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Washington Co. vets share moment in the sun at WWII Memorial

October 27, 2008|By ANDREW SCHOTZ

WASHINGTON, D.C. -- "I've gone 82 times around the sun," Louis Heinrich Jr. quipped, "and I only feel like I'm 35."

Sixty-three of those rotations have come since World War II ended.

It was only four years ago, however, that a memorial to those who fought in the war was finished in Washington, D.C.

On Wednesday, Heinrich was among about 60 Washington County veterans of his era to see the memorial and the United States Marine Corps War Memorial, depicting the raising of the American flag at Iwo Jima.

Thanks to the efforts of the City of Hagerstown, Washington County and business sponsors, the trip and two meals were free.

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Several veterans said the experience was priceless.

"I was very emotional," said Heinrich, who lives in Leitersburg. "They are the heroes ... They paid the ultimate price."

Heinrich, who livened up the trip with his yodeling, said that during the war, he was on a flat-bottom cargo ship produced in Hog Island, Pennsylvania.

"They were 9 knots, top speed," he said. "We had to go out and row -- row, row your boat."

Charles Kelley of Clear Spring was stationed 60 miles north of Tokyo with the 99th Field Artillery, 1st Cavalry Division.

He said he was a radio operator for 17 months in 1946 and 1947.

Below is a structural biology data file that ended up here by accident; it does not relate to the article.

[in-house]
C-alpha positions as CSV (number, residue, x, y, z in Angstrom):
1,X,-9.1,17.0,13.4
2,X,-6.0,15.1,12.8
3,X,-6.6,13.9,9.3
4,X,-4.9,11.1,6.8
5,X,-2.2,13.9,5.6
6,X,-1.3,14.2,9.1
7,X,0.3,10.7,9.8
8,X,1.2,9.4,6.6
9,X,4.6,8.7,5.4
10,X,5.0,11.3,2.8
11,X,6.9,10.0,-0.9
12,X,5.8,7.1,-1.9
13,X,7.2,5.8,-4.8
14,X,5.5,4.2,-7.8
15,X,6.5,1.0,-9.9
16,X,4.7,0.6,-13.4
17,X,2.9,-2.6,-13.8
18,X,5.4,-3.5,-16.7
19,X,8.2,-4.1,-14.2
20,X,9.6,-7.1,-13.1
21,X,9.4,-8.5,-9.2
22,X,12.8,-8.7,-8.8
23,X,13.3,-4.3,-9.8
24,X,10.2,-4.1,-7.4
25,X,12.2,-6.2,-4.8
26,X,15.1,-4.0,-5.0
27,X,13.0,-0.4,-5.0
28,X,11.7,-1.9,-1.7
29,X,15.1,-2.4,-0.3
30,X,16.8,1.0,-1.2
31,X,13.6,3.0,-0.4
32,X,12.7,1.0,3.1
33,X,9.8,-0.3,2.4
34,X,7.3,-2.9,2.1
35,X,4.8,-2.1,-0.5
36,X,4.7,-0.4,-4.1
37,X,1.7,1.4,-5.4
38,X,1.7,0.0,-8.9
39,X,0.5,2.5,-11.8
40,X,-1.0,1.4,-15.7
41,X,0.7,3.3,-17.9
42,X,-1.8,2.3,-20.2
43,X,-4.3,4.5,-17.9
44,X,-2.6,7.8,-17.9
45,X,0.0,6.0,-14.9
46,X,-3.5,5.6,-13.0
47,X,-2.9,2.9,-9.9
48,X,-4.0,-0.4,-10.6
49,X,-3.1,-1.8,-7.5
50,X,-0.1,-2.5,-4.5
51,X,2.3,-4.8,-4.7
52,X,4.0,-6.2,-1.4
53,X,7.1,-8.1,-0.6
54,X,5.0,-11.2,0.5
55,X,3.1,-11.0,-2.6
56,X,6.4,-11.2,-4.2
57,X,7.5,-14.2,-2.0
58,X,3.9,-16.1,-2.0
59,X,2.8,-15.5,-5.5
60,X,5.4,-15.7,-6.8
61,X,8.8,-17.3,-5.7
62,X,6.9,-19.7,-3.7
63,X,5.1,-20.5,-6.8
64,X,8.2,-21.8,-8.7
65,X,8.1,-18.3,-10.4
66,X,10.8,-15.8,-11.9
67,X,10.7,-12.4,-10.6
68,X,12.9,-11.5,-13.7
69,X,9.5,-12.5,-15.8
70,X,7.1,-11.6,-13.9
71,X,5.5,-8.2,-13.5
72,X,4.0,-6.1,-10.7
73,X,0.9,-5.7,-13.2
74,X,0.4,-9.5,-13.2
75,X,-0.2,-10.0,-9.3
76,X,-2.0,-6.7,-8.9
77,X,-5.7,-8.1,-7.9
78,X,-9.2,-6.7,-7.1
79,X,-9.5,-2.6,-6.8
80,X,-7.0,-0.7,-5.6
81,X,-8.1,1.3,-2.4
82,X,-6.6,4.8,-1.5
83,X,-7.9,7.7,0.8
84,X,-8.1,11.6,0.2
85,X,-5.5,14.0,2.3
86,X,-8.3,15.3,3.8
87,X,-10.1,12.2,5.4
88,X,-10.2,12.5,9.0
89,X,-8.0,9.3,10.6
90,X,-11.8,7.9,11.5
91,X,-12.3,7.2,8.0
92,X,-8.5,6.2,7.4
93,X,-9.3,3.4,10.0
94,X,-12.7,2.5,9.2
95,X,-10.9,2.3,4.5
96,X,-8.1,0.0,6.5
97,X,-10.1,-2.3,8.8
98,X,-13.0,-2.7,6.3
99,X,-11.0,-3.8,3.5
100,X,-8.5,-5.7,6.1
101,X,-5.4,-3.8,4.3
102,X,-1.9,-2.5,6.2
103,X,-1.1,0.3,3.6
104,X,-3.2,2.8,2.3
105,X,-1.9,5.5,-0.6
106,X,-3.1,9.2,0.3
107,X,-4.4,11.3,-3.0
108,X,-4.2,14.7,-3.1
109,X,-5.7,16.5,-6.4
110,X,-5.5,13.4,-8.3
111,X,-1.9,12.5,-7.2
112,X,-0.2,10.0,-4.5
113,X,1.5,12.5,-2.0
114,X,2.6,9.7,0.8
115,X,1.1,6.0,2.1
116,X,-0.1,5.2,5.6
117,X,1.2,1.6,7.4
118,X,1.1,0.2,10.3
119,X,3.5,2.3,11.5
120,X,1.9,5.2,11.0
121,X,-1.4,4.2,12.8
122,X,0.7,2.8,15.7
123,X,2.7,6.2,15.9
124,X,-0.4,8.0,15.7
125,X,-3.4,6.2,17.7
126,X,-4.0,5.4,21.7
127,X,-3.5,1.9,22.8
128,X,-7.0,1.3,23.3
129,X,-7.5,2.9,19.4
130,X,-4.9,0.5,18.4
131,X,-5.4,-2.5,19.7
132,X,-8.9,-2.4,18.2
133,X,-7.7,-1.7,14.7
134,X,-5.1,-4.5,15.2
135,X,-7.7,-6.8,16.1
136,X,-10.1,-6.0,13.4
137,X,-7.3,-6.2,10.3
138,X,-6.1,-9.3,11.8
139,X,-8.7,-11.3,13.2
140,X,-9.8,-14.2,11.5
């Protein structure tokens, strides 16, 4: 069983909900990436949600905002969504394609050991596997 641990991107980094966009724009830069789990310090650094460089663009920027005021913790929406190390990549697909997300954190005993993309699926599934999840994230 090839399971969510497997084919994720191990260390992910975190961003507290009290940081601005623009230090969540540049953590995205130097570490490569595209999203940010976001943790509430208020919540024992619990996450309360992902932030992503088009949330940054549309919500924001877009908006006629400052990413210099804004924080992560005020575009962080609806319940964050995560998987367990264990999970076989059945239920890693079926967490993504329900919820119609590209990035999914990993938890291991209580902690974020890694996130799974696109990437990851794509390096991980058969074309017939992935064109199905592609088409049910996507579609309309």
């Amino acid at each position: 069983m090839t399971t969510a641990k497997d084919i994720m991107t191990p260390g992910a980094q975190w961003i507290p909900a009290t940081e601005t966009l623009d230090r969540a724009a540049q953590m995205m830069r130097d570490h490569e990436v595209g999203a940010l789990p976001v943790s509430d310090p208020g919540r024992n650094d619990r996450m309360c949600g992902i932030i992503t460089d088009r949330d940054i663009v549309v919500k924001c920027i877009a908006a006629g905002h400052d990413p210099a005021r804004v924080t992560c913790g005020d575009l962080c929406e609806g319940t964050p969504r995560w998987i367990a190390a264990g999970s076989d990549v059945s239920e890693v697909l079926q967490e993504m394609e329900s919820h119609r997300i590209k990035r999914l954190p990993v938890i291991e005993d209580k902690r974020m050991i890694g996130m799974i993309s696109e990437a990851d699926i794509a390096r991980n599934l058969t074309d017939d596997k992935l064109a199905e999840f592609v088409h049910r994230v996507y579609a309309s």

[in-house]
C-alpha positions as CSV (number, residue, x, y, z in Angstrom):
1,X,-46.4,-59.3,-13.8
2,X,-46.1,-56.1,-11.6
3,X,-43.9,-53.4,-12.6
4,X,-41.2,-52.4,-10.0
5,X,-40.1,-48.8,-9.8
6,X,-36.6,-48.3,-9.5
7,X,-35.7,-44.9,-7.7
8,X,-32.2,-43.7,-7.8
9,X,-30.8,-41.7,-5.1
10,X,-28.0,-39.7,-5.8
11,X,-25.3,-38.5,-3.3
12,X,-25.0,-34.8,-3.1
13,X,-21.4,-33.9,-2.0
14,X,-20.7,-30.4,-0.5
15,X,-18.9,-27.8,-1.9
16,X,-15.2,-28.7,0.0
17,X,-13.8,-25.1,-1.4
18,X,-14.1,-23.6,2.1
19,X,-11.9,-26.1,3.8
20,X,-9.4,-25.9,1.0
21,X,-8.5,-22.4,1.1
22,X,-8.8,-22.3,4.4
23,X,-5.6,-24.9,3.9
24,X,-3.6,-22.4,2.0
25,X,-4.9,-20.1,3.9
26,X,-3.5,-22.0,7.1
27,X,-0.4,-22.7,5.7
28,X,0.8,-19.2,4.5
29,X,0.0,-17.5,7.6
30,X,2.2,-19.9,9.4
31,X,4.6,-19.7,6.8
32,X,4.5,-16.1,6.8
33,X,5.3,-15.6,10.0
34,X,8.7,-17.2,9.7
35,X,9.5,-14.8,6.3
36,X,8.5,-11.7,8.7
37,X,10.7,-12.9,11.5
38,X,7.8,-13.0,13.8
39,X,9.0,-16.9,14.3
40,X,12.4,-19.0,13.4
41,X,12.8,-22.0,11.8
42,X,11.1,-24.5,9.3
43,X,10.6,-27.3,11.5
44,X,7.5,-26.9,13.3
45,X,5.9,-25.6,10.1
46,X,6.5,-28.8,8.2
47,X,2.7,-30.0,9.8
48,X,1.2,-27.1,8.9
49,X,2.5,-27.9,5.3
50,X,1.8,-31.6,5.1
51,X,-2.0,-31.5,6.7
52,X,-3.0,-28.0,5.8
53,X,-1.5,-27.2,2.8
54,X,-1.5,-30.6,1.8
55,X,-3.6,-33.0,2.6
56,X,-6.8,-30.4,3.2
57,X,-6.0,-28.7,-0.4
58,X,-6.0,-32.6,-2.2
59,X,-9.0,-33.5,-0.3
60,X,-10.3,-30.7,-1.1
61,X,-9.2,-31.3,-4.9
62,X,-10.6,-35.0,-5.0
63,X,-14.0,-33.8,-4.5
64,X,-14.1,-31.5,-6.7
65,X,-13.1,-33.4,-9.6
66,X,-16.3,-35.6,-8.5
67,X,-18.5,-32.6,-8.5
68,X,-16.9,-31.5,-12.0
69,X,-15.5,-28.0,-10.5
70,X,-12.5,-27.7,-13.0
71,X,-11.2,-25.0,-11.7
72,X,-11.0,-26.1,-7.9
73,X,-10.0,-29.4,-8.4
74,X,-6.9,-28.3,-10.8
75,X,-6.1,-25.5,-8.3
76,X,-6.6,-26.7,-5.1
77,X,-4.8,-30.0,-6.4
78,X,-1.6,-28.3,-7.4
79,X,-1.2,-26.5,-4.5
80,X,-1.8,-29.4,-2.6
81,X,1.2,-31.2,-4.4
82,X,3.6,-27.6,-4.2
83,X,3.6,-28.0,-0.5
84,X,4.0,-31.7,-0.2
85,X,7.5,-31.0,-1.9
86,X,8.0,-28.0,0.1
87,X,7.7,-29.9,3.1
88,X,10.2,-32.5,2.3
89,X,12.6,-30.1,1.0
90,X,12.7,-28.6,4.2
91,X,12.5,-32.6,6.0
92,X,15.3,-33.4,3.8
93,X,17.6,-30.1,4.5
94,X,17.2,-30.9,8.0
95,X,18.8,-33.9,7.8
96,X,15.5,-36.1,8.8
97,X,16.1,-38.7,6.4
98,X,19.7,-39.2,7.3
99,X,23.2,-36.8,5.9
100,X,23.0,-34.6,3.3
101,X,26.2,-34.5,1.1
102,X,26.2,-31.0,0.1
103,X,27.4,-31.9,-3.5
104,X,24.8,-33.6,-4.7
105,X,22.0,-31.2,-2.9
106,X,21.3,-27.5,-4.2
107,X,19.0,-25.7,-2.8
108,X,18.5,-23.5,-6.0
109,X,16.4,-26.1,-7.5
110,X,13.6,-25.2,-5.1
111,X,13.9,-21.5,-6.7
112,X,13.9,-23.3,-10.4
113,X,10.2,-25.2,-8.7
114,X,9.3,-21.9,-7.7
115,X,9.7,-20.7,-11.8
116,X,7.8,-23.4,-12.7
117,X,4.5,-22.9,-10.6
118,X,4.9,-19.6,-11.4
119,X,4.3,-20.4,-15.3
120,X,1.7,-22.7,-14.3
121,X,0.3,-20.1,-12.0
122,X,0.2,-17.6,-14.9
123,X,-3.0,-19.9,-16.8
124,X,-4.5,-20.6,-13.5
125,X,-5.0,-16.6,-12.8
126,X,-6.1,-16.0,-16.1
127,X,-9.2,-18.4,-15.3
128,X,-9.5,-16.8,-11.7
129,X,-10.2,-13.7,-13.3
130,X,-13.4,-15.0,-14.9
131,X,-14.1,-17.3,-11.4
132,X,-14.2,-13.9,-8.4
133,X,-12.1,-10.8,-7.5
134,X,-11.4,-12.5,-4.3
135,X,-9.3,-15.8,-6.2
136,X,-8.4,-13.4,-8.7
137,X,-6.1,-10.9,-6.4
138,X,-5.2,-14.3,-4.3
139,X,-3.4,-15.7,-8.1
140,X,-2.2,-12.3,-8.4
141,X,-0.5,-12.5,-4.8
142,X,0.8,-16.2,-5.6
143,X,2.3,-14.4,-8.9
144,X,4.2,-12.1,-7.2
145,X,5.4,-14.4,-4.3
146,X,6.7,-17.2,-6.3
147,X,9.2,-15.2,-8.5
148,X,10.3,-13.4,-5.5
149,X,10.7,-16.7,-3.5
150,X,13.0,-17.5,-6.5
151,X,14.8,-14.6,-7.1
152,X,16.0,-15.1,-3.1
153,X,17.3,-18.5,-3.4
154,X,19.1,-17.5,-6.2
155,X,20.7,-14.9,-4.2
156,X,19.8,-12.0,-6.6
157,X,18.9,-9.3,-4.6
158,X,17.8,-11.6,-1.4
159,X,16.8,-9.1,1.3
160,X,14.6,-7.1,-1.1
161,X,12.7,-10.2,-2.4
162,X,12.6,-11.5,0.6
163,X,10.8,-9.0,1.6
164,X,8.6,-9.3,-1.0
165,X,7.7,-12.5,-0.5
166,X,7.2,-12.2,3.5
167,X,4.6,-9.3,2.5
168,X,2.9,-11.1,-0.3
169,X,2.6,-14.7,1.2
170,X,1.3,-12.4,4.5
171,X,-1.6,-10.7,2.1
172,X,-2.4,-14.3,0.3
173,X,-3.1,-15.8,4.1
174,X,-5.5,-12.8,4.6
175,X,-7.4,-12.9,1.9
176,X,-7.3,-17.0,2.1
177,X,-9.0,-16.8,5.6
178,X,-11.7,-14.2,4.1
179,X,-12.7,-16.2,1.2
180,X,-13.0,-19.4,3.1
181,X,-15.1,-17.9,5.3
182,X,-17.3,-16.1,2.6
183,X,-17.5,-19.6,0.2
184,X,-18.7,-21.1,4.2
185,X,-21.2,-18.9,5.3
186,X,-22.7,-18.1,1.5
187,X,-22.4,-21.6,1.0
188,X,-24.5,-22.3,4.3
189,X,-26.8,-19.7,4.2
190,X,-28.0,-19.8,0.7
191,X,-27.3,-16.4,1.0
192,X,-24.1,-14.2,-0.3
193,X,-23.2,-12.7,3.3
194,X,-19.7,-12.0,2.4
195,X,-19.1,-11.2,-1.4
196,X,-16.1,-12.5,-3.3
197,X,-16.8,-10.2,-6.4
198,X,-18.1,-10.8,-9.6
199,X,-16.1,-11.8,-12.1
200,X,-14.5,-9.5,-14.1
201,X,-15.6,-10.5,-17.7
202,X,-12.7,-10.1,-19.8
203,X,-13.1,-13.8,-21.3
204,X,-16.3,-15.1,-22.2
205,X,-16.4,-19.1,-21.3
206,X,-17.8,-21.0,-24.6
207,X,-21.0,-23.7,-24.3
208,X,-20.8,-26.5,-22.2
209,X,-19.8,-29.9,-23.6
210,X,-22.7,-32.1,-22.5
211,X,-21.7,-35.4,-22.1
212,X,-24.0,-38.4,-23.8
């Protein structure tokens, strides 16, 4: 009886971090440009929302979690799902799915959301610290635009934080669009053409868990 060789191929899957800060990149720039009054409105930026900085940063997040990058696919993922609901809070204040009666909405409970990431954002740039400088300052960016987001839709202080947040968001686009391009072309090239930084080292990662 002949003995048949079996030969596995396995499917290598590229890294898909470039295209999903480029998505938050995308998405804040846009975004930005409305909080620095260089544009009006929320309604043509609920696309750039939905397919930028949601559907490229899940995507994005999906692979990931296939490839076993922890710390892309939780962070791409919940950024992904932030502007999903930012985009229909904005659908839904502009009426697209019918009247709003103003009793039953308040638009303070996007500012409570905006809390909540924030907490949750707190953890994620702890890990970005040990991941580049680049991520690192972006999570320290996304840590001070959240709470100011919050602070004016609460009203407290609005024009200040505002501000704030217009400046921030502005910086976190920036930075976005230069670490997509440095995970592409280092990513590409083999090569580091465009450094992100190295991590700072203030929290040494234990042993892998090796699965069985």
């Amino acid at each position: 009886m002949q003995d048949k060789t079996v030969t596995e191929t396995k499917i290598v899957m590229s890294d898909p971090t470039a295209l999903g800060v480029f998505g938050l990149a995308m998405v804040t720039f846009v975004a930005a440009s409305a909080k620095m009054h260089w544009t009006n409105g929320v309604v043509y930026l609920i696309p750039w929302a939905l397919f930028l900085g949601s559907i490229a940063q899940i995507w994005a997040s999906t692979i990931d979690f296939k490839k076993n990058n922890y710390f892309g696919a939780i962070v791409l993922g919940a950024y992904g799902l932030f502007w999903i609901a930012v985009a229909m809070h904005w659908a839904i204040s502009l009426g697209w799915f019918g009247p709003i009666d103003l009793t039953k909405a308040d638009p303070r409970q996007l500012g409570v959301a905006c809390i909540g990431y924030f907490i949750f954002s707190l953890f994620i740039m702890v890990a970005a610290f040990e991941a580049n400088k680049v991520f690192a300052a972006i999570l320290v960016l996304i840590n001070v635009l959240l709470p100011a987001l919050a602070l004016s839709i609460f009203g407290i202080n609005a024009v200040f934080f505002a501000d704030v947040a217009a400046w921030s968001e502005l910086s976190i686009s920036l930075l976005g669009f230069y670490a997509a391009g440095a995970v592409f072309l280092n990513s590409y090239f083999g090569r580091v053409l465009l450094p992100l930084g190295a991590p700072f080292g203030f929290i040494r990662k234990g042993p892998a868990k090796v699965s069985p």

Kelley, 82, said the size and layout of the World War II Memorial were terrific -- something he wouldn't have seen if not for the city setting up the visit.

His wife, Carolee, who needed to accompany him, said she didn't feel comfortable driving to Washington, D.C.

"At his age, he doesn't have that many chances left to see these things," she said.

During the war, Bob Johnston, 85, traveled across the country for naval aviation training.

"I loved every minute if it," Johnston said.

However, "I never got into combat like I wanted to," he said.

After seeing the World War II Memorial, Johnson said, "I thought it was fantastic how they finally put it together. I'm sure everybody in here would echo my thoughts ... We waited a long time."

He added that the organizers did a fine job with every last detail of the trip.

The city took a busload of Hagerstown veterans to see the memorial in the spring.

Johnston, who lives outside Hagerstown, was among those put on a waiting list. He said that when he got a call letting him know he could go on Wednesday's trip, "I was elated."

Brady Haines, 84, of Maugansville, and Bob Swain, 82, who lives near Hagerstown, each belonged to the 87th Infantry Division, which was nicknamed "The Golden Acorn."

Swain said he was in Germany for about a year and a half.

Haines said he was wounded in France on Dec. 17, 1944. A piece of shrapnel went in his right arm; a piece of bone had to be removed.

John Wilson, 84, of Maugansville, was in the Navy for a little more than three years during the war. He said he was a pharmacist's mate, which now is known as a hospital corpsman.

Dozens of men from a war more than a full generation past absorbed the wonder of the memorials. Using disposable cameras given to them as part of the trip, they snapped what seemed like a million pictures.

"This has been one of the most wonderful days of my life," Haines said.

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